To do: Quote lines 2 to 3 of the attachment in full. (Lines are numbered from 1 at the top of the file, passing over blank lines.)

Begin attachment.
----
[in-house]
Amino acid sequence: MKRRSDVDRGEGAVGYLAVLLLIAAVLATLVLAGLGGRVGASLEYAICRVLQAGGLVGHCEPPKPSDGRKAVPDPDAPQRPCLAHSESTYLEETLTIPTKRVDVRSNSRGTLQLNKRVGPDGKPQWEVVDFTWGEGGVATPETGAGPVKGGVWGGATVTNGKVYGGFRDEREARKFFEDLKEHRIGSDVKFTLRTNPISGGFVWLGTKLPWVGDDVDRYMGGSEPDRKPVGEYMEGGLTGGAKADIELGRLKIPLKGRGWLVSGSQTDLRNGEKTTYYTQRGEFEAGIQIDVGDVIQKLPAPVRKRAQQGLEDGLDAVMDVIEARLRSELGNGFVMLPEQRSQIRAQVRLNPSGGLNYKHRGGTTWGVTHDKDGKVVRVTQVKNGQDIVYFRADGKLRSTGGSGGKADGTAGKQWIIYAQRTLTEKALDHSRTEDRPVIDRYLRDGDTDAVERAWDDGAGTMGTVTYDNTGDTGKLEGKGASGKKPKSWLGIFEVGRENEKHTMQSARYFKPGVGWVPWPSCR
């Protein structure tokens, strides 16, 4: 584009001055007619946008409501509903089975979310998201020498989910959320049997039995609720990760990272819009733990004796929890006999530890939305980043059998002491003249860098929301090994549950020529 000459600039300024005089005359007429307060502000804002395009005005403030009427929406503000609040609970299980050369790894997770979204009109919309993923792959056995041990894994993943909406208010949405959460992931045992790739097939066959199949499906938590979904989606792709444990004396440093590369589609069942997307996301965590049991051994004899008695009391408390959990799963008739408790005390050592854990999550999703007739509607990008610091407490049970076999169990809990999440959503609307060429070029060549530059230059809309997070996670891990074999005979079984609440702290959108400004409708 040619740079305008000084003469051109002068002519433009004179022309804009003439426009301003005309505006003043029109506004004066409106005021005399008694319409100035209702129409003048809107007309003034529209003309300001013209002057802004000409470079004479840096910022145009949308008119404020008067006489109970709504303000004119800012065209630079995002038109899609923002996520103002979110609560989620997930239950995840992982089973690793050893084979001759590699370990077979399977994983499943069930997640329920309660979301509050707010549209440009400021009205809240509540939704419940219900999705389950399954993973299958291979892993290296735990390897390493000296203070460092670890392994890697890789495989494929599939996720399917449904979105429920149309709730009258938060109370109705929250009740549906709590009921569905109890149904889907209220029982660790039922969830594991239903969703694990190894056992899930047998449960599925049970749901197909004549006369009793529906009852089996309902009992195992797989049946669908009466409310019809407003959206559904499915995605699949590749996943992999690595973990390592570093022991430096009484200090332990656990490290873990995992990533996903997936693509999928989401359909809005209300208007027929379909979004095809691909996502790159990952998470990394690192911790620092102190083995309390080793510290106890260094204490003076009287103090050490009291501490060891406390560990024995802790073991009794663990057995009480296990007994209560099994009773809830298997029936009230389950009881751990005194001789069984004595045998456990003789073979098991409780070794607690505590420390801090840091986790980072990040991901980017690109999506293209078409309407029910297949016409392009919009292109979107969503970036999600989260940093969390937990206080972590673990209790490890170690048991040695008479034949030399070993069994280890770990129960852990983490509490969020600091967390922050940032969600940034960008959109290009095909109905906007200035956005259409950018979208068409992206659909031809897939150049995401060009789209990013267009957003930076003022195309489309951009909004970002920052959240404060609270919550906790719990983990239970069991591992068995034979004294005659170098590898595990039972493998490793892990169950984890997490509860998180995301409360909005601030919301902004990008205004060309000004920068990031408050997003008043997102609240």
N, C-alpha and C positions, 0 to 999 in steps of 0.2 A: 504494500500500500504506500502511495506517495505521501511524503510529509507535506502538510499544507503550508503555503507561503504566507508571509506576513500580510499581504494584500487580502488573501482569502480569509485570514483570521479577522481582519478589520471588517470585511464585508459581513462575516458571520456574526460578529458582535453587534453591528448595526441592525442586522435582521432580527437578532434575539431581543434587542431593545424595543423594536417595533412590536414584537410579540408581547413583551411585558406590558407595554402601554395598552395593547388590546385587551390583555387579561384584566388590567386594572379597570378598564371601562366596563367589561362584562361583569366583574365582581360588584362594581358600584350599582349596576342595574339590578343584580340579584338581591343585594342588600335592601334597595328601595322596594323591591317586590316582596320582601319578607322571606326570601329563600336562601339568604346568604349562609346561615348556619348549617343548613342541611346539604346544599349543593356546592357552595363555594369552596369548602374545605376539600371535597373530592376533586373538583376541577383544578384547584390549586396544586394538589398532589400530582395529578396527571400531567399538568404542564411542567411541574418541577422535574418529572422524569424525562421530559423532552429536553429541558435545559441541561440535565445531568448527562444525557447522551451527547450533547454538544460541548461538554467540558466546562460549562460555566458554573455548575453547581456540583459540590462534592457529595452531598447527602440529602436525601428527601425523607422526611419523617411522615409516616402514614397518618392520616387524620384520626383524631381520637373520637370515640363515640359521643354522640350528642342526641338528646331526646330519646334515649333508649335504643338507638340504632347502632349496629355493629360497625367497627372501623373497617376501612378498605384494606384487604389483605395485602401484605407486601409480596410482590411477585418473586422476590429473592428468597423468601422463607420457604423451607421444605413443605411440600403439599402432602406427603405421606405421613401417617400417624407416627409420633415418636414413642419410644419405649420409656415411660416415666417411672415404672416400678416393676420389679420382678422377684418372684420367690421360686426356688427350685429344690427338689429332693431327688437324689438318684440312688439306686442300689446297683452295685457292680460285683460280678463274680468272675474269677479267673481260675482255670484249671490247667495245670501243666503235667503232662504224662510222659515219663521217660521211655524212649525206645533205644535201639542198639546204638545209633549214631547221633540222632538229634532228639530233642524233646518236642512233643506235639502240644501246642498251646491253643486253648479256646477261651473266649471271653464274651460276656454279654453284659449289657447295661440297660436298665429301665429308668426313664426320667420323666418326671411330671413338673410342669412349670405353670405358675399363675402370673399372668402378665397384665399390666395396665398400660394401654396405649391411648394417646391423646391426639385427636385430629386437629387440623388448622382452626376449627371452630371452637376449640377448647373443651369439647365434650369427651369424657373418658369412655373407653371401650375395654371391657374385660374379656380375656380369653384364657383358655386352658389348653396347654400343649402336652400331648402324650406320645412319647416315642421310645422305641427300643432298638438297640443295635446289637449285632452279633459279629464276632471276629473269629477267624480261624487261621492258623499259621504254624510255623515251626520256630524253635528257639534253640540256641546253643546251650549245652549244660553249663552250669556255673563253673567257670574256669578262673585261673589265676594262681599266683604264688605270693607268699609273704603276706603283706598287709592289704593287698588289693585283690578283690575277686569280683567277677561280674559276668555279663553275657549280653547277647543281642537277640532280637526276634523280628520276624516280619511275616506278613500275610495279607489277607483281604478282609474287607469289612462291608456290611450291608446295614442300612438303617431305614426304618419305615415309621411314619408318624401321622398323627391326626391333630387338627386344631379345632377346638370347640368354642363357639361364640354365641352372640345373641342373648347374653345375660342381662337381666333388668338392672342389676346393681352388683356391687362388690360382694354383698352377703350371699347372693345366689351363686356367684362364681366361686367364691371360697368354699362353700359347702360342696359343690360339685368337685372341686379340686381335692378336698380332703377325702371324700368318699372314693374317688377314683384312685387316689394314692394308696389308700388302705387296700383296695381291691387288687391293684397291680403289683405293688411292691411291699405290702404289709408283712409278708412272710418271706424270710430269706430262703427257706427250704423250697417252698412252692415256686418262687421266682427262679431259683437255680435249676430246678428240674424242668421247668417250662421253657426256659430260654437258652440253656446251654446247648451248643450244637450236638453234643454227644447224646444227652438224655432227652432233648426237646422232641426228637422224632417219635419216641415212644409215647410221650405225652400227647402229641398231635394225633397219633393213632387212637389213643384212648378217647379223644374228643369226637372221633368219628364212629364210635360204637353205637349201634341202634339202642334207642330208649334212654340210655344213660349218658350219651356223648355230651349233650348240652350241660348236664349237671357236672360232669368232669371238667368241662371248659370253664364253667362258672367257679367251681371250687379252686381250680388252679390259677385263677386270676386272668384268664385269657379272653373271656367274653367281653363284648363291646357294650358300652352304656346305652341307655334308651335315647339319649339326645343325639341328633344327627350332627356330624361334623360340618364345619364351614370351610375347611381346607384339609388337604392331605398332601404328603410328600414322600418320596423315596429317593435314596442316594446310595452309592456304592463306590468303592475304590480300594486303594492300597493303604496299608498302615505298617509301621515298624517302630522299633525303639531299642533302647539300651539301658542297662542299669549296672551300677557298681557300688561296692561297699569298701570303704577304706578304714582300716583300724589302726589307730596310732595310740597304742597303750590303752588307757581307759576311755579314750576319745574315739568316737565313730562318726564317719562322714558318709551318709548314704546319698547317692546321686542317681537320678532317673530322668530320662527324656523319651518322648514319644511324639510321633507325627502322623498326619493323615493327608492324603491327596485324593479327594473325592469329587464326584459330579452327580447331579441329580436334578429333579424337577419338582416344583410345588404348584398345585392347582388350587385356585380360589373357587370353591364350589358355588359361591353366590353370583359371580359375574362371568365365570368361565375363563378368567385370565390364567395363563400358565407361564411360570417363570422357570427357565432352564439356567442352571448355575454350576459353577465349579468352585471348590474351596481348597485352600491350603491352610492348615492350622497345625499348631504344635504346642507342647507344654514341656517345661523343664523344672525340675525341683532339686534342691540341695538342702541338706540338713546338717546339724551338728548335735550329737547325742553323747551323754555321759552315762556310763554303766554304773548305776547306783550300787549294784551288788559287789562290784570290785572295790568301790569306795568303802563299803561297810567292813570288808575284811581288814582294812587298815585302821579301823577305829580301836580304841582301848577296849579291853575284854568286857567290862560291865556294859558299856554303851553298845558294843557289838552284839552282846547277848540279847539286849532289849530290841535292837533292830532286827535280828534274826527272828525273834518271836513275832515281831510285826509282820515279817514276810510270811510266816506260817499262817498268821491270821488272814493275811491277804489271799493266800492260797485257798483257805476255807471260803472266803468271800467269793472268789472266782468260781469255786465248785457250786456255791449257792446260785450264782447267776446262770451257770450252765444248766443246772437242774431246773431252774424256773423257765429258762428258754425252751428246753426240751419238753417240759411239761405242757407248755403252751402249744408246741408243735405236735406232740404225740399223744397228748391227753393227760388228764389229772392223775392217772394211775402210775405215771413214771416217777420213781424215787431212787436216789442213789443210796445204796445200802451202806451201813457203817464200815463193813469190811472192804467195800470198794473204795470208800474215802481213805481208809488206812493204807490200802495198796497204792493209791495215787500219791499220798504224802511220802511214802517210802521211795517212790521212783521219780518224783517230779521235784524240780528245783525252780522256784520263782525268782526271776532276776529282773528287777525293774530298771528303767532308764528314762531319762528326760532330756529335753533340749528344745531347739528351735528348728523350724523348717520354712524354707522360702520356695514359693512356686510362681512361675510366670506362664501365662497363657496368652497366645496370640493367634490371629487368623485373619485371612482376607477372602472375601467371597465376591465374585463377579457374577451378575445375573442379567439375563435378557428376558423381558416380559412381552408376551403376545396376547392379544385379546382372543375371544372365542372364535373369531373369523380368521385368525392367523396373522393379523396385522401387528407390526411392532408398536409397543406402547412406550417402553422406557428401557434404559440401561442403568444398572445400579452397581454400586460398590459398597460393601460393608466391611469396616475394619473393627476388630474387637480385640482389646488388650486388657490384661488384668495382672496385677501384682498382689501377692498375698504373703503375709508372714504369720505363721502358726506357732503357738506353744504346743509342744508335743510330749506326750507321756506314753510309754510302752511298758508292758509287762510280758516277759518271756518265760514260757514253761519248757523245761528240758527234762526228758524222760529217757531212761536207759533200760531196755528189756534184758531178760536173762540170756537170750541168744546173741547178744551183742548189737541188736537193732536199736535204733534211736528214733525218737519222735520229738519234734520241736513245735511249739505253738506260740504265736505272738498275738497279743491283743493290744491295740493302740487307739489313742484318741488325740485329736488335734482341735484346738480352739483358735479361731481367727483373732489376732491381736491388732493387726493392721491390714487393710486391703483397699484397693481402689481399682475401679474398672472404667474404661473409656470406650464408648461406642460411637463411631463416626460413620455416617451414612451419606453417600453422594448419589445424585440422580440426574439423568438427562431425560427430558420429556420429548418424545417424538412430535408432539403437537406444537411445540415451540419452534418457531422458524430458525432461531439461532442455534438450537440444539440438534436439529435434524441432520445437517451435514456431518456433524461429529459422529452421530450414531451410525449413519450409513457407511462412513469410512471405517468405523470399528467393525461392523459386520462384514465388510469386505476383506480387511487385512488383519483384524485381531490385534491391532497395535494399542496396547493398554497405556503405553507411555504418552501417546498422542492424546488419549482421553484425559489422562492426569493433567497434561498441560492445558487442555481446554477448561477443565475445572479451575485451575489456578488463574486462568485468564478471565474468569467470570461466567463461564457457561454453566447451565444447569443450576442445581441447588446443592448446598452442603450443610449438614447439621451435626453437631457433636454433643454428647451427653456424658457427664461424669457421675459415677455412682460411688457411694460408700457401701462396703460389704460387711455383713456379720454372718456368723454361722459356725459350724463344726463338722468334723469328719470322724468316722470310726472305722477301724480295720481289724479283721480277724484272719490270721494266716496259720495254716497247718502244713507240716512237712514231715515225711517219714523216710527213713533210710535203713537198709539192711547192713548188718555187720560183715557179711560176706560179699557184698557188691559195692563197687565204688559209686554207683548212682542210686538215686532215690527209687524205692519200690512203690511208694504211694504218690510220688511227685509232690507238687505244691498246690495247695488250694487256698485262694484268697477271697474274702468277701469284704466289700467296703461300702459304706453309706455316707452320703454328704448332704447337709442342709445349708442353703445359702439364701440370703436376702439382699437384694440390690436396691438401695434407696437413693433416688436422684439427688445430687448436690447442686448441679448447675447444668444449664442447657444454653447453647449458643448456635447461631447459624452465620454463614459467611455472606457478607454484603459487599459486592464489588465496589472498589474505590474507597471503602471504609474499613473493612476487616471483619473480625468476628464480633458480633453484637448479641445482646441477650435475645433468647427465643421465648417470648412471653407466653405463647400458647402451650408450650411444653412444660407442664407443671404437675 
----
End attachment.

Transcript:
Amino acid sequence: MKRRSDVDRGEGAVGYLAVLLLIAAVLATLVLAGLGGRVGASLEYAICRVLQAGGLVGHCEPPKPSDGRKAVPDPDAPQRPCLAHSESTYLEETLTIPTKRVDVRSNSRGTLQLNKRVGPDGKPQWEVVDFTWGEGGVATPETGAGPVKGGVWGGATVTNGKVYGGFRDEREARKFFEDLKEHRIGSDVKFTLRTNPISGGFVWLGTKLPWVGDDVDRYMGGSEPDRKPVGEYMEGGLTGGAKADIELGRLKIPLKGRGWLVSGSQTDLRNGEKTTYYTQRGEFEAGIQIDVGDVIQKLPAPVRKRAQQGLEDGLDAVMDVIEARLRSELGNGFVMLPEQRSQIRAQVRLNPSGGLNYKHRGGTTWGVTHDKDGKVVRVTQVKNGQDIVYFRADGKLRSTGGSGGKADGTAGKQWIIYAQRTLTEKALDHSRTEDRPVIDRYLRDGDTDAVERAWDDGAGTMGTVTYDNTGDTGKLEGKGASGKKPKSWLGIFEVGRENEKHTMQSARYFKPGVGWVPWPSCR
């Protein structure tokens, strides 16, 4: 584009001055007619946008409501509903089975979310998201020498989910959320049997039995609720990760990272819009733990004796929890006999530890939305980043059998002491003249860098929301090994549950020529 000459600039300024005089005359007429307060502000804002395009005005403030009427929406503000609040609970299980050369790894997770979204009109919309993923792959056995041990894994993943909406208010949405959460992931045992790739097939066959199949499906938590979904989606792709444990004396440093590369589609069942997307996301965590049991051994004899008695009391408390959990799963008739408790005390050592854990999550999703007739509607990008610091407490049970076999169990809990999440959503609307060429070029060549530059230059809309997070996670891990074999005979079984609440702290959108400004409708 040619740079305008000084003469051109002068002519433009004179022309804009003439426009301003005309505006003043029109506004004066409106005021005399008694319409100035209702129409003048809107007309003034529209003309300001013209002057802004000409470079004479840096910022145009949308008119404020008067006489109970709504303000004119800012065209630079995002038109899609923002996520103002979110609560989620997930239950995840992982089973690793050893084979001759590699370990077979399977994983499943069930997640329920309660979301509050707010549209440009400021009205809240509540939704419940219900999705389950399954993973299958291979892993290296735990390897390493000296203070460092670890392994890697890789495989494929599939996720399917449904979105429920149309709730009258938060109370109705929250009740549906709590009921569905109890149904889907209220029982660790039922969830594991239903969703694990190894056992899930047998449960599925049970749901197909004549006369009793529906009852089996309902009992195992797989049946669908009466409310019809407003959206559904499915995605699949590749996943992999690595973990390592570093022991430096009484200090332990656990490290873990995992990533996903997936693509999928989401359909809005209300208007027929379909979004095809691909996502790159990952998470990394690192911790620092102190083995309390080793510290106890260094204490003076009287103090050490009291501490060891406390560990024995802790073991009794663990057995009480296990007994209560099994009773809830298997029936009230389950009881751990005194001789069984004595045998456990003789073979098991409780070794607690505590420390801090840091986790980072990040991901980017690109999506293209078409309407029910297949016409392009919009292109979107969503970036999600989260940093969390937990206080972590673990209790490890170690048991040695008479034949030399070993069994280890770990129960852990983490509490969020600091967390922050940032969600940034960008959109290009095909109905906007200035956005259409950018979208068409992206659909031809897939150049995401060009789209990013267009957003930076003022195309489309951009909004970002920052959240404060609270919550906790719990983990239970069991591992068995034979004294005659170098590898595990039972493998490793892990169950984890997490509860998180995301409360909005601030919301902004990008205004060309000004920068990031408050997003008043997102609240």